Pressure is building up on the resource

The FAO estimates that approximately 30 per cent of all fish stocks are over-exploited, while 57 per cent are fully exploited, and only 13 per cent of the stocks are subject to low or moderate fishing pressure. The International Union for Conservation of Nature and Natural Resources (IUCN) has already drawn up a long list of fish and marine species that are threatened or at risk. The World Bank has examined the economic impact of this development. It estimates that poor fisheries management costs roughly 56 billion euro annually. Over the last 30 years, losses in economic potential have amounted to over two trillion euro. Public awareness about facts and figures has triggered a rising expectation to urgently restore fish stocks and sustainable production levels. But this is not an easy task.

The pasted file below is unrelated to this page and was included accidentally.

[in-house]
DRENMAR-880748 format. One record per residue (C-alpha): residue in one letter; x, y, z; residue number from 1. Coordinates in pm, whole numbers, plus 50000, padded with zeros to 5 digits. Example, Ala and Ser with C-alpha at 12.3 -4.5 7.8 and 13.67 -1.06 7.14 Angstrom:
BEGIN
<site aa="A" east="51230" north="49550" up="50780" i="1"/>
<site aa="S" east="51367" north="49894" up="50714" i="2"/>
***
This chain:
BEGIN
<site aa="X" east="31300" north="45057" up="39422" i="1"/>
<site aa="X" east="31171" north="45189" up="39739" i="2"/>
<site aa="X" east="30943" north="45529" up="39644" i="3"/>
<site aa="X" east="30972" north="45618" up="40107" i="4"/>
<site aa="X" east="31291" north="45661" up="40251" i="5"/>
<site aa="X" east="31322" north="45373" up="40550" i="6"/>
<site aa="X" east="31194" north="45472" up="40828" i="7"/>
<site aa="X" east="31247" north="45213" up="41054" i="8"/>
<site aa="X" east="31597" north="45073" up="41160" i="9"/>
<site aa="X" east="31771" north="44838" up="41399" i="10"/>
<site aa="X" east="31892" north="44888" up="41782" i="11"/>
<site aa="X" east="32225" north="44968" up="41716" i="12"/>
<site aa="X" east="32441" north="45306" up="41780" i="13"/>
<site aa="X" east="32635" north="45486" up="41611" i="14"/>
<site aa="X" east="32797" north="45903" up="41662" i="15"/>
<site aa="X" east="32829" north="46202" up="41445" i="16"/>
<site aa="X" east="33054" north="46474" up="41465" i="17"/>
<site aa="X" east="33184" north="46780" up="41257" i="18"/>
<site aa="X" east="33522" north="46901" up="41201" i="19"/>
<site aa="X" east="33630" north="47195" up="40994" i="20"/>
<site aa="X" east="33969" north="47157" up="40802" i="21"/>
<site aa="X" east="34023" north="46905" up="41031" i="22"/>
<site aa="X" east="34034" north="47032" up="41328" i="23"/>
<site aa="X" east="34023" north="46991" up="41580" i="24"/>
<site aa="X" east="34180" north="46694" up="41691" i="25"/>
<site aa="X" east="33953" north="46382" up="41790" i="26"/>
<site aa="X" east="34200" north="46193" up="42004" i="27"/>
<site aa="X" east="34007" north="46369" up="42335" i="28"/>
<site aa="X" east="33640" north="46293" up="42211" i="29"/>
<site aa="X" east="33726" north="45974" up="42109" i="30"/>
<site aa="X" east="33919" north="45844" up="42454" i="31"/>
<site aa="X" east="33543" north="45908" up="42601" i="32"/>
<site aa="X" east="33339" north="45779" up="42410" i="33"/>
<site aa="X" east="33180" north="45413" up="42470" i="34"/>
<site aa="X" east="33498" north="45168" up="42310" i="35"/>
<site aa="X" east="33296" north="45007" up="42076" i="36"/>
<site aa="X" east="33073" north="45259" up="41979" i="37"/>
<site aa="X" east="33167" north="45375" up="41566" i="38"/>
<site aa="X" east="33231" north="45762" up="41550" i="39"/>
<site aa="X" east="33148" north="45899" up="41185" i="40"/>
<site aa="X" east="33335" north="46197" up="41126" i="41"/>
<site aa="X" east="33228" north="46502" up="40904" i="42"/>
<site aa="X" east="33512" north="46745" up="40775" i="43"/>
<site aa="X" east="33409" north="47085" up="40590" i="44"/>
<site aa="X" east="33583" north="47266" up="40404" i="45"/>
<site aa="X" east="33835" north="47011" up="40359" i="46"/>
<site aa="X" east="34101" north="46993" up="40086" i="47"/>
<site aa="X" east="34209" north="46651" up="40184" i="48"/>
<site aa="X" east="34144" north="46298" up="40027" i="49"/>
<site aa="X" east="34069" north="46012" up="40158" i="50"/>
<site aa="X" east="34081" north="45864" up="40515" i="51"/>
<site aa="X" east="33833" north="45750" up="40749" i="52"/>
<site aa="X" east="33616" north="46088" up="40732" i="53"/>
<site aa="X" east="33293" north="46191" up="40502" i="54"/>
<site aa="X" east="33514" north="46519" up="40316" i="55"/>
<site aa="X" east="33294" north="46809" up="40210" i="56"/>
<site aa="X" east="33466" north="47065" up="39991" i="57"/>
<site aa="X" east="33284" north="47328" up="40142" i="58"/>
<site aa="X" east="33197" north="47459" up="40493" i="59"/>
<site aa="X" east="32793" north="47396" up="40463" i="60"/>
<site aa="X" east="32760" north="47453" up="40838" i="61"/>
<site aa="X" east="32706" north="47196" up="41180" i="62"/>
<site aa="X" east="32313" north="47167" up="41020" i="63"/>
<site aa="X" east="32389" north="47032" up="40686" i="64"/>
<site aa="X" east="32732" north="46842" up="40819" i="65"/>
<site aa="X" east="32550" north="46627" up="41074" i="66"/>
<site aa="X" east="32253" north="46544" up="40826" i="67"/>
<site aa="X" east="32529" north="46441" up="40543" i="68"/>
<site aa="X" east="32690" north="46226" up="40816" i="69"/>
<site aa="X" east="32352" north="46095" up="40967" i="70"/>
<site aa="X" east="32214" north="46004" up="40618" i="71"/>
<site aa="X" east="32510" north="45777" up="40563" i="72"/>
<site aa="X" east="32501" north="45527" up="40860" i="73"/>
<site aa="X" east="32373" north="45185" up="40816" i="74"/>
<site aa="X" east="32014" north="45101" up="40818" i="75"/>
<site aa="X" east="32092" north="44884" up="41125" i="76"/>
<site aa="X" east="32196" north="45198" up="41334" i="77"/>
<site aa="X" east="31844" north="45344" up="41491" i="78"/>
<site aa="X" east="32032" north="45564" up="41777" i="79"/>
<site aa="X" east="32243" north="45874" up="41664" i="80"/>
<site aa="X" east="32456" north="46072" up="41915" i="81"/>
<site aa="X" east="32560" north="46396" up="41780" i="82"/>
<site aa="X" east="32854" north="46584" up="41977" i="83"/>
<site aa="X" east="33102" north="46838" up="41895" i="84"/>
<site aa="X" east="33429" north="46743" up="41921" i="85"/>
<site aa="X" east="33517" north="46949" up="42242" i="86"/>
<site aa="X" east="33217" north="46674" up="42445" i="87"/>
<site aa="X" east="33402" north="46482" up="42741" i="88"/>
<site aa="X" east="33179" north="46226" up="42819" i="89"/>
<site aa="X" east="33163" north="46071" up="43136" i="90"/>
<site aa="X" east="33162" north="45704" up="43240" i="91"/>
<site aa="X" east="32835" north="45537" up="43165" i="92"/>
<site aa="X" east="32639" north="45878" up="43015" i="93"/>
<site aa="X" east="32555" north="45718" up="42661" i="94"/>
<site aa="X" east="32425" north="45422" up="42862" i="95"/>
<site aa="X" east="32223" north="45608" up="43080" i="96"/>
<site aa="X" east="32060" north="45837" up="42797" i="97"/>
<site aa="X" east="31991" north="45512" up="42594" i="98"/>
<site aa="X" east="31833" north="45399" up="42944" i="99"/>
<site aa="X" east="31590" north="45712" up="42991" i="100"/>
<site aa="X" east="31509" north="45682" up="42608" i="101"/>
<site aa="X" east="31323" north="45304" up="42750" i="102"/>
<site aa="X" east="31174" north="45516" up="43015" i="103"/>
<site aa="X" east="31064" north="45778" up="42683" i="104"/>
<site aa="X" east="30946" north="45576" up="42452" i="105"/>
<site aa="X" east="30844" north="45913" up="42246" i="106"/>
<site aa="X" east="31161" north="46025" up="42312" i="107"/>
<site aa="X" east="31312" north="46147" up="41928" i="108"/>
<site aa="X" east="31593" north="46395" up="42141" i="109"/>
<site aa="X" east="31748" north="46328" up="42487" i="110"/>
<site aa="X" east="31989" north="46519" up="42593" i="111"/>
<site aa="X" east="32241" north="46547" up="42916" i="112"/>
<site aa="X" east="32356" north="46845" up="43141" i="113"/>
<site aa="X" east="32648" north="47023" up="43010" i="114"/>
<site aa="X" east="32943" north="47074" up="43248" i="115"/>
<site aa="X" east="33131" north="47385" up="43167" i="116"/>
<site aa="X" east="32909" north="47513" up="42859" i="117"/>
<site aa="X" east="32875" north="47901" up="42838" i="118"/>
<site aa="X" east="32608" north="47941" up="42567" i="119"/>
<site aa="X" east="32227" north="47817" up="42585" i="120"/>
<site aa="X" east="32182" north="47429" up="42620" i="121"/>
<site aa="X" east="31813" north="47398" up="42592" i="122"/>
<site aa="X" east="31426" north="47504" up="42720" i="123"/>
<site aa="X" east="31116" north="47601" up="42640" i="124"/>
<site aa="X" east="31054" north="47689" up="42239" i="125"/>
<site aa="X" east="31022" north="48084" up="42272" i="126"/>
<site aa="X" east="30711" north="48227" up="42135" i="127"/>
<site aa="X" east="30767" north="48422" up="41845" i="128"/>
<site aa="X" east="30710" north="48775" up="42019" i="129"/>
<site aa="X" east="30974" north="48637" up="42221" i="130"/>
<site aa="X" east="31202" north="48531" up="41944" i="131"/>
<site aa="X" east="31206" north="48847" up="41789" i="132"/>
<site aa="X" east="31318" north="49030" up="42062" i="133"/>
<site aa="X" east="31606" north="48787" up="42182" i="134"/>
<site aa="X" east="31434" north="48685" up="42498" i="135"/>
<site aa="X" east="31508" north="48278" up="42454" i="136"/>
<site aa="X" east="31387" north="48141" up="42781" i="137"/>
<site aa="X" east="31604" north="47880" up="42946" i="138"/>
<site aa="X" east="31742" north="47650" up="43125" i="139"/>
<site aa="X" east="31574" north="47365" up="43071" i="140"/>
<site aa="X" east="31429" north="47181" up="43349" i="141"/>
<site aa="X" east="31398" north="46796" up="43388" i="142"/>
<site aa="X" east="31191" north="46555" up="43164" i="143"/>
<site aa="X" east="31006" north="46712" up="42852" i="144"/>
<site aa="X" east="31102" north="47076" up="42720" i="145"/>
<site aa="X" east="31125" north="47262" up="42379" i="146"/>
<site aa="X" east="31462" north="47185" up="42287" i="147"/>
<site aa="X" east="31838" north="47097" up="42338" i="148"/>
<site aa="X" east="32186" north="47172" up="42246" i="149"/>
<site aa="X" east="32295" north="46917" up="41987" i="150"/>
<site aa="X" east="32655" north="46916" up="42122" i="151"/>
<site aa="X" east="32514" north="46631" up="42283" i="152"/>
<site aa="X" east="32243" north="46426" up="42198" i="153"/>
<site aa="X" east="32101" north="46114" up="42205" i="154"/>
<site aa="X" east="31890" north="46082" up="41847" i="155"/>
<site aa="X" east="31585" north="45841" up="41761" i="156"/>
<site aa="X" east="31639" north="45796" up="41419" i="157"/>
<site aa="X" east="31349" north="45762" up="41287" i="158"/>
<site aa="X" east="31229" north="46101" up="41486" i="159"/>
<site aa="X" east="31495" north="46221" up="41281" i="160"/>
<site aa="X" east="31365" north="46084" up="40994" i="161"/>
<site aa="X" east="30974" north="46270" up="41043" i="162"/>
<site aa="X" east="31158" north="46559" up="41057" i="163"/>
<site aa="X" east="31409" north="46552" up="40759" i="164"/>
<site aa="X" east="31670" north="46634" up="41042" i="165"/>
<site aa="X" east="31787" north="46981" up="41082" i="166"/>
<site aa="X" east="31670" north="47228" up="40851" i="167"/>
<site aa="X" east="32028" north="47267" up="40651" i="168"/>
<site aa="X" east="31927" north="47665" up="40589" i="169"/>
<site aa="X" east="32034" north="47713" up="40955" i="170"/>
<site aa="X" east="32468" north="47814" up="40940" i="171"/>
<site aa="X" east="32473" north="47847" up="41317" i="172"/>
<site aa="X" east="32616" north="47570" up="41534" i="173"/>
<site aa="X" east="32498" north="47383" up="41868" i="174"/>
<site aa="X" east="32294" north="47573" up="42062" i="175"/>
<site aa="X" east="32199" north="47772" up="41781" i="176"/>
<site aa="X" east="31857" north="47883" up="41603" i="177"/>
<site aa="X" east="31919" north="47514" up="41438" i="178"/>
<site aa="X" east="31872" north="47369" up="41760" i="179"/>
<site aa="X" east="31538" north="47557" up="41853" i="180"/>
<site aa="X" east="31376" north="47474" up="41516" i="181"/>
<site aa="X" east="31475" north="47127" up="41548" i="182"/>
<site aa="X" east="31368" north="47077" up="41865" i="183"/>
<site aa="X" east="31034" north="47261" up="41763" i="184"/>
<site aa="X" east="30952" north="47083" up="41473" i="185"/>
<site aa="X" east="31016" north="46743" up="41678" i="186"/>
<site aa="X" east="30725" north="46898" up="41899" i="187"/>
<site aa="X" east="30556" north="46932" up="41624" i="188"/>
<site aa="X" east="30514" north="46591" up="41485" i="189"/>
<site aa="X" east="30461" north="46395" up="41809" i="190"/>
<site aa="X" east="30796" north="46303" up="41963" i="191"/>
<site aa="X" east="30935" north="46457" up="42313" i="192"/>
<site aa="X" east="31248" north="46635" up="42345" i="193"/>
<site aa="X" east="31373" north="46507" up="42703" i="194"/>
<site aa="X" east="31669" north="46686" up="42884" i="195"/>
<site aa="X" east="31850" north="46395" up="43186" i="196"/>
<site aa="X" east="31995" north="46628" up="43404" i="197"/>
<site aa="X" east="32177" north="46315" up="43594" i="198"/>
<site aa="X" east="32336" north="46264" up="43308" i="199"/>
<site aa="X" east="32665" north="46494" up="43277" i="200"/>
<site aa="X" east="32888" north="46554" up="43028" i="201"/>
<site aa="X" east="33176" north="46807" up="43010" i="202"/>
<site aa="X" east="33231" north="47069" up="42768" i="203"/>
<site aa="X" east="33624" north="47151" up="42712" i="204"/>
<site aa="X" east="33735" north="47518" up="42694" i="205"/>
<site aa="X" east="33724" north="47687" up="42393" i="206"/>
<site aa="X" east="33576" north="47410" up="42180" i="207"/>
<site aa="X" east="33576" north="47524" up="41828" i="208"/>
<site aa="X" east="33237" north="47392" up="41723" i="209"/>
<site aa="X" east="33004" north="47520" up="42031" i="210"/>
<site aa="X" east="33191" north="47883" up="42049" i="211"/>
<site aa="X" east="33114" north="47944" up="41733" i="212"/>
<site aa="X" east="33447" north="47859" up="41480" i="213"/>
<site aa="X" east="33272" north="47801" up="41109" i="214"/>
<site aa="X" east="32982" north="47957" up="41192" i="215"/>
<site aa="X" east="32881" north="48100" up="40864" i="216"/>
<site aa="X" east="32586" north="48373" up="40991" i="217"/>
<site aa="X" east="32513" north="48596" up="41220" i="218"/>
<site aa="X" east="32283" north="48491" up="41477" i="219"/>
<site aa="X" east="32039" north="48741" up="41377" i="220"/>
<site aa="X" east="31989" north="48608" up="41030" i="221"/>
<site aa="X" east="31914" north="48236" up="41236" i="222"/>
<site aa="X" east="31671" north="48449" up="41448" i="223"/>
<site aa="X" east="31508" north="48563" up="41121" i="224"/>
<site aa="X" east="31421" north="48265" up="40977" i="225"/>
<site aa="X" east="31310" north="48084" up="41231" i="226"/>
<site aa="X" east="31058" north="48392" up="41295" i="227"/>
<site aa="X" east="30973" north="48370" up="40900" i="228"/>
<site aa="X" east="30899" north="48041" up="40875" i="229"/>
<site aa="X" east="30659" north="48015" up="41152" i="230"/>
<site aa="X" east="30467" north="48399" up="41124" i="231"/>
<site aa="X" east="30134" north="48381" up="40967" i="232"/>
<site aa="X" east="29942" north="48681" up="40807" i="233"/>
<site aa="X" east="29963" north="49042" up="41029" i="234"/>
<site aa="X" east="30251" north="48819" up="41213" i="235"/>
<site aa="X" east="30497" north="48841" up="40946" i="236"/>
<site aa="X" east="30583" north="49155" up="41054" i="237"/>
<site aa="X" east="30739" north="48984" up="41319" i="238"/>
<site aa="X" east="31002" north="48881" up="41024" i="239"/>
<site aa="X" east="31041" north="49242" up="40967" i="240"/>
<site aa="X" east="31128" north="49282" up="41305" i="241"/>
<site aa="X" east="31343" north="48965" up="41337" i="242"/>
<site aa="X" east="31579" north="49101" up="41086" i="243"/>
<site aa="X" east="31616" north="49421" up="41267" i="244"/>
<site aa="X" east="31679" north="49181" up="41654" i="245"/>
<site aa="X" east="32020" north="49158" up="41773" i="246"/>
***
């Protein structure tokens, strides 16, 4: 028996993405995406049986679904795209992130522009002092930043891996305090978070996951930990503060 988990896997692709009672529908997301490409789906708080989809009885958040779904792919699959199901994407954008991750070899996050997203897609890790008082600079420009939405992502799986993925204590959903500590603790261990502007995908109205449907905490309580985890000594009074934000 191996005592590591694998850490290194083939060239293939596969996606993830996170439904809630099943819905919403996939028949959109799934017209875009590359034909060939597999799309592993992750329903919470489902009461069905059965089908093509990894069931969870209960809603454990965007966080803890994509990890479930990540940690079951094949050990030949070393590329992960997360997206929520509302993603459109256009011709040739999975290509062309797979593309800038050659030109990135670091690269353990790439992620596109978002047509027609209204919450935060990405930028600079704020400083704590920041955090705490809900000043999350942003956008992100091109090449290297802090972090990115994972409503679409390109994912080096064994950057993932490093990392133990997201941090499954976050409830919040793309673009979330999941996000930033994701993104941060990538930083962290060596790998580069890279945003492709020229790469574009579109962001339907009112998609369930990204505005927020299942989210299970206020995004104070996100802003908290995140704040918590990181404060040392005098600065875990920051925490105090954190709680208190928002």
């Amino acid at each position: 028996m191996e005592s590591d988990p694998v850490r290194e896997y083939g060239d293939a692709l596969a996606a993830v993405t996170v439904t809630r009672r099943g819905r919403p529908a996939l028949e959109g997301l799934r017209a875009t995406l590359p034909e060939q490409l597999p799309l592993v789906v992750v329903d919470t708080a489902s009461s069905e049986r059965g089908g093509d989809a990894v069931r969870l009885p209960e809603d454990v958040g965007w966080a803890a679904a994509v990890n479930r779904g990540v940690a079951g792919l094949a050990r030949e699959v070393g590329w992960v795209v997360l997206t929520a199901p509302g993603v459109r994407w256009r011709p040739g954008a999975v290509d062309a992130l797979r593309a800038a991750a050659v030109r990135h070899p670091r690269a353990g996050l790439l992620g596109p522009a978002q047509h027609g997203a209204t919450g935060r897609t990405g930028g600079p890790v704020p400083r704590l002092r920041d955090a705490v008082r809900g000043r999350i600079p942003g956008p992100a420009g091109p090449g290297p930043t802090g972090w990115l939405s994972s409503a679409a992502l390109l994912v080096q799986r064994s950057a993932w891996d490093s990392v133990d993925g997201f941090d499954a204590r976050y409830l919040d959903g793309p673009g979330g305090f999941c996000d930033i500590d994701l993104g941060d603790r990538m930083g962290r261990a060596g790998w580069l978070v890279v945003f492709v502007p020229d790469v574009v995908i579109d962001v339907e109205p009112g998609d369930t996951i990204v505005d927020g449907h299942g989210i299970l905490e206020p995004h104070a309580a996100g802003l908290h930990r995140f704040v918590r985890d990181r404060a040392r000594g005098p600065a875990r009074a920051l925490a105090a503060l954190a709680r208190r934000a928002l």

Fisheries can be grouped into two main categories: small-scale and industrial fisheries. Compared to small-scale fisheries, characteristics of large-scale industrial fisheries are an increasing ocean area that is fished, reduced labour intensity, increased supply to external and global markets, increased energy consumption and often the use of environmentally unfriendly catch and production methods. In 2010, there were about 4.36 million fishing vessels in the world, 3.23 million vessels (74 %) of which are considered to operate in marine waters and 1.13 million in inland waters. World-wide subsidies of fishing fleets amount to an annual range of about 20 billion euros. Although catches are increasingly smaller due to over-fished and reduced fish stocks, innovative technology leads to fishing vessels progressively equipped with more effective, capital intensive and less environmentally friendly catch methods.